Norway Chess: Praggnanandhaa beats Firouzja Alireza in Armageddon

The day saw all the games under classical time control ending in draws in both men and women's section and as many as six Armageddon happened to decide the winner in this unique format.

Updated - May 28, 2024 03:22 pm IST

Published - May 28, 2024 03:04 pm IST - Stavanger (Norway)

Grandmaster R Praggnanandhaa.

Grandmaster R Praggnanandhaa. | Photo Credit: PTI

Indian Grandmaster R Praggnanandhaa got off to a flier and defeated Firouzja Alireza of France in the Armageddon game in the first round of Norway Chess tournament in Stavanger on May 28.

After an easy draw under normal time control, Praggnanadhaa got 10 minutes as white compared to Alireza's seven but with the condition that he had to win as a draw would have given black extra points.

  

The Indian was clinical in his approach and carved out a fine victory in the endgame.

The day saw all the games under classical time control ending in draws in both men and women's section and as many as six Armageddon happened to decide the winner in this unique format.

What is Armageddon
Armageddon chess has the same rules as a regular game of chess except for two very important distinctions: 1) Black has draw odds, meaning that if Black draws the game, then they win, and 2) Black starts with less time on the clock than White. -- Wikipedia

World number one Magnus Carlsen played out a 14-move draw in classical and then a 68-move marathon draw with reigning world champion Ding Liren to seal the day in his favour while Hikaru Nakamura proved stronger than American compatriot Fabiano Caruana in the Armageddon.

After the end of the first round, Praggnanandhaa, Carlsen and Nakamura share the lead on 1.5 points apiece while Alireza, Liren and Caruana follow them a half point behind.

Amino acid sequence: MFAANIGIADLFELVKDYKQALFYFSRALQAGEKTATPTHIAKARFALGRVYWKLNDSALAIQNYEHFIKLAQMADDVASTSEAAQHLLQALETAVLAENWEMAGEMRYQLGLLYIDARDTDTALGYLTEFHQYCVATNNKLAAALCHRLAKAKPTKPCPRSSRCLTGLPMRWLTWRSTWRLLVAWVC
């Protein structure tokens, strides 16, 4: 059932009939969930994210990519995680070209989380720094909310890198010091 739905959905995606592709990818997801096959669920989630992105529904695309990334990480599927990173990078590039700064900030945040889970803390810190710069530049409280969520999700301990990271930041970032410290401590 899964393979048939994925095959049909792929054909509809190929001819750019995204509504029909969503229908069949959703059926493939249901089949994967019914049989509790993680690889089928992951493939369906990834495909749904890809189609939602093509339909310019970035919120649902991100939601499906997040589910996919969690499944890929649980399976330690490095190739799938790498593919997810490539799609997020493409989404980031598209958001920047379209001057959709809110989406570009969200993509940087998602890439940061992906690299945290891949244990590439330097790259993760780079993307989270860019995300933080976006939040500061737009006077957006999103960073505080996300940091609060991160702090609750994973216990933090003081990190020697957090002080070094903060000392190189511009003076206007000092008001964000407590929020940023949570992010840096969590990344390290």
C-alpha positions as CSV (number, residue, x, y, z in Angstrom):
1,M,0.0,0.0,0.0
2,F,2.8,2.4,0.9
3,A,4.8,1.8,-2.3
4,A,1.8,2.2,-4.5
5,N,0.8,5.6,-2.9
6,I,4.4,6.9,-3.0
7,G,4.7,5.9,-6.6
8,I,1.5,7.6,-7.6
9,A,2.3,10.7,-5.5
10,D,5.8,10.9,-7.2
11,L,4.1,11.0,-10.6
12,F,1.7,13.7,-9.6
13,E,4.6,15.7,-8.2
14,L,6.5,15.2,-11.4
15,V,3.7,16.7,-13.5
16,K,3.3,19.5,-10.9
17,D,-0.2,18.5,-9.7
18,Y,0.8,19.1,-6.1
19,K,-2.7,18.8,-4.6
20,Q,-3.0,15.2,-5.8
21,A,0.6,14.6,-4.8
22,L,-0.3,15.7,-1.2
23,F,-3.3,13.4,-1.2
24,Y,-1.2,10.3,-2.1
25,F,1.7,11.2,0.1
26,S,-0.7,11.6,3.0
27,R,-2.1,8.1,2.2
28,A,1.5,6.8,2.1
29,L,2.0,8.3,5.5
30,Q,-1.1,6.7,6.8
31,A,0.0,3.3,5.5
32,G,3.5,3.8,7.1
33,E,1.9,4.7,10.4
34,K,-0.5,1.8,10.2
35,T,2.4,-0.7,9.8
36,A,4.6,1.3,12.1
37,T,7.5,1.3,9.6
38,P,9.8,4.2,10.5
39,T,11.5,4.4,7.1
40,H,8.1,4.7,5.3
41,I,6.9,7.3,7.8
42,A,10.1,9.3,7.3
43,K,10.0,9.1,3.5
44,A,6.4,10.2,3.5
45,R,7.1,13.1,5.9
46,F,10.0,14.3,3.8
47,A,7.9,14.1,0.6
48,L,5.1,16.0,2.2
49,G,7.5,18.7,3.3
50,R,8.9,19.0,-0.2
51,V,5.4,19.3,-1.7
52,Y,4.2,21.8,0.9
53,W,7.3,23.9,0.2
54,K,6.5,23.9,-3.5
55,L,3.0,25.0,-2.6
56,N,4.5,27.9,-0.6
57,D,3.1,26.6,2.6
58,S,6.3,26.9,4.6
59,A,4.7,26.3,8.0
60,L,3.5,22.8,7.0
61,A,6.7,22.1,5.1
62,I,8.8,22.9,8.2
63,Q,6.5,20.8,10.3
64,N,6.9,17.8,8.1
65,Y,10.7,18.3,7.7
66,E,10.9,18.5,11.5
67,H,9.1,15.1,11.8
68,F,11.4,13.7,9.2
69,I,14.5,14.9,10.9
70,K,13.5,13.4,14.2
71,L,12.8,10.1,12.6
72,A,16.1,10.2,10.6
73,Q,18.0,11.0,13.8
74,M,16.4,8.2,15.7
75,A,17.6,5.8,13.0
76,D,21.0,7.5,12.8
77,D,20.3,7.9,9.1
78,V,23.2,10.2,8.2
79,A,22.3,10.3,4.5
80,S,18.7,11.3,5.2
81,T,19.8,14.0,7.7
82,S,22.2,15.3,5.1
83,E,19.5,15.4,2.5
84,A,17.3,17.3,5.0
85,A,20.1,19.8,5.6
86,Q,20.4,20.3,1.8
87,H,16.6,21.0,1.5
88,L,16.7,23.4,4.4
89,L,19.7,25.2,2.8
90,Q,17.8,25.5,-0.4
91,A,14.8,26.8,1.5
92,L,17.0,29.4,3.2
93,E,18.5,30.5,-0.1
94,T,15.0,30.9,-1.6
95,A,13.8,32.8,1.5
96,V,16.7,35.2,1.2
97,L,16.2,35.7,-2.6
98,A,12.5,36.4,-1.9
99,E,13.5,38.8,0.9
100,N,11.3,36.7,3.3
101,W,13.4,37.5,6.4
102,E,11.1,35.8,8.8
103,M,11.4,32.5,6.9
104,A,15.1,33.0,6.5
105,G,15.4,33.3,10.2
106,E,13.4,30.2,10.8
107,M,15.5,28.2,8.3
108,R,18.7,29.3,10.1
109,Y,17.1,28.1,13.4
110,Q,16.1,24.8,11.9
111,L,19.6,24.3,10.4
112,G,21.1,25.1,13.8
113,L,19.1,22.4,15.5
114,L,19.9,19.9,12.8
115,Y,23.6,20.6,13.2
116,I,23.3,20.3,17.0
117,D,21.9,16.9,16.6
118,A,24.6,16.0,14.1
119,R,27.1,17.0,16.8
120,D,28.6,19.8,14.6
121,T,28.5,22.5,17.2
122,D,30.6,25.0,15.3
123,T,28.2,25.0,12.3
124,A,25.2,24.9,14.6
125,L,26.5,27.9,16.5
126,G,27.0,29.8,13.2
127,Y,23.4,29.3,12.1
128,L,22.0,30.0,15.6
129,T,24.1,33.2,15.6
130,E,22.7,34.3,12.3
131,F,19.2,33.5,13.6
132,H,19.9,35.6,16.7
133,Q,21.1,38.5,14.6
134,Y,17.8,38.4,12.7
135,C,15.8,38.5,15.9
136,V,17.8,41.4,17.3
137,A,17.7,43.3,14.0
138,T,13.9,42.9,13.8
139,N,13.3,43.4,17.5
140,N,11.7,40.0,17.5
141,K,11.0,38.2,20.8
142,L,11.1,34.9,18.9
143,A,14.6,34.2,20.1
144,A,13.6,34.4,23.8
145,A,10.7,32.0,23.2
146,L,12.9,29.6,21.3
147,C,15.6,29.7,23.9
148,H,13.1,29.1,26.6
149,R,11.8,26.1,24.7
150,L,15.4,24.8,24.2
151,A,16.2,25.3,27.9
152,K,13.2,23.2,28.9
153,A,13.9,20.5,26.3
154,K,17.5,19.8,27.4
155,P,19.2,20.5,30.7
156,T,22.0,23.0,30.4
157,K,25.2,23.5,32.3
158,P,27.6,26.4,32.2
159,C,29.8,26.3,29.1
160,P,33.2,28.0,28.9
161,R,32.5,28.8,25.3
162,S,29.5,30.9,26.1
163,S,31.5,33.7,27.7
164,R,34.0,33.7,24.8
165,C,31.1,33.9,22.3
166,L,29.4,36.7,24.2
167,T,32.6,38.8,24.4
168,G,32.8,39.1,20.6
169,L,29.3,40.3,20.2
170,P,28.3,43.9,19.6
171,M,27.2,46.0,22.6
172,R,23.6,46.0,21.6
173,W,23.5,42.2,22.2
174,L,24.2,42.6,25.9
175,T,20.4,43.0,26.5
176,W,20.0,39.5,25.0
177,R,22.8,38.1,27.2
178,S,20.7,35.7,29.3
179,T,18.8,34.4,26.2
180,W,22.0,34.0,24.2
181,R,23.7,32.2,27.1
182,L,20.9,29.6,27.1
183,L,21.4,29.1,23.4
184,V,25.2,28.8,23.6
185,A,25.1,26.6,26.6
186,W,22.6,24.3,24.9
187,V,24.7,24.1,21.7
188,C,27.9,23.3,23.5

Each win under classical time control here is worth three points while the winner takes 1.5 home in the Armageddon with one point for the one on the receiving end.

  

Praggnanandhaa scored his first ever over-the-board victory over Alireza. It was an irregular queen pawn opening wherein Praggnanadhaa seized a small advantage and benefitted from a casual 26th move by Alireza.

Pouncing on the opportunity, a series of forced moves gave the Indian a decisive advantage and the game was over in 38 moves.

The women's section, having the same prize fund as men's ($161000), also witnessed three draws in Classical time control between six competitors.

  

Needing a draw with black pieces in the Armageddon, Koneru Humpy did not face many difficulties and got the 1.5 points.

R Vaishali came up with an inspired performance with black against women's world champion Wenjun Ju of China but could not cash in on her chances.

It was a tough Classical game for the elder sister of Praggnanandhaa as Wenjun took her for a long grind in a queen and opposite coloured Bishops endgame. The game was drawn after 80 moves thanks to Vaishali's resistance.

Wenjun sacrificed a pawn early in the return game in a must-win situation and Vaishali had this extra pawn for quite some time. However, with the clock ticking away, Vaishali could not withstand the pressure. Wenjun won in 43 moves.

In the other game of the day, TIngjie Lei of China prevailed over Anna Muzychuk of Ukraine, winning the Armageddon with black.

Results round 1

Men: R Praggnanandhaa (Ind, 1.5) beat Firouzja Alireza (Fra) 1.5-1; Ding Liren (Chn, 1) lost to Magnus Carlsen (1.5) 1-1.5; Fabiano Caruana (Usa, 1) lost to Hikaru Nakamura (Usa, 1.5) 1-1.5.

Women: Pia Cramling (Swe, 1) lost to Koneru Humpy (Ind, 1.5) 1-1.5; Wenjun Ju (Chn, 1.5) beat R Vaishali (Ind, 1) 1.5-1; Anna Muzychuk (Ukr, 1) lost to Tingjie Lei (Chn, 1.5) 1-1.5.

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